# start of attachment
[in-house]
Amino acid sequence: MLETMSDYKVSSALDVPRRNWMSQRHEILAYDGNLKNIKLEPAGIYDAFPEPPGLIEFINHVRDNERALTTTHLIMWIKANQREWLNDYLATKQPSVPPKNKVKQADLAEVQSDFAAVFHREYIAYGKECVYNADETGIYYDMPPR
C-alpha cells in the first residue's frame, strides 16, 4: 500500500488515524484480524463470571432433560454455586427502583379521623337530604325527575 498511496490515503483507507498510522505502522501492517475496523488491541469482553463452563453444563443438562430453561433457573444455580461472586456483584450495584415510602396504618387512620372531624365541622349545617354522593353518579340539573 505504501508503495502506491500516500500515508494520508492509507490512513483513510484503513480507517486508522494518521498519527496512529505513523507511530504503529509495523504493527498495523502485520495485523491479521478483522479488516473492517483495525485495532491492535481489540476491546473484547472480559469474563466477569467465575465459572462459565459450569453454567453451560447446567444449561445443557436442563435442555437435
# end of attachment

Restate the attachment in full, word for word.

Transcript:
[in-house]
Amino acid sequence: MLETMSDYKVSSALDVPRRNWMSQRHEILAYDGNLKNIKLEPAGIYDAFPEPPGLIEFINHVRDNERALTTTHLIMWIKANQREWLNDYLATKQPSVPPKNKVKQADLAEVQSDFAAVFHREYIAYGKECVYNADETGIYYDMPPR
C-alpha cells in the first residue's frame, strides 16, 4: 500500500488515524484480524463470571432433560454455586427502583379521623337530604325527575 498511496490515503483507507498510522505502522501492517475496523488491541469482553463452563453444563443438562430453561433457573444455580461472586456483584450495584415510602396504618387512620372531624365541622349545617354522593353518579340539573 505504501508503495502506491500516500500515508494520508492509507490512513483513510484503513480507517486508522494518521498519527496512529505513523507511530504503529509495523504493527498495523502485520495485523491479521478483522479488516473492517483495525485495532491492535481489540476491546473484547472480559469474563466477569467465575465459572462459565459450569453454567453451560447446567444449561445443557436442563435442555437435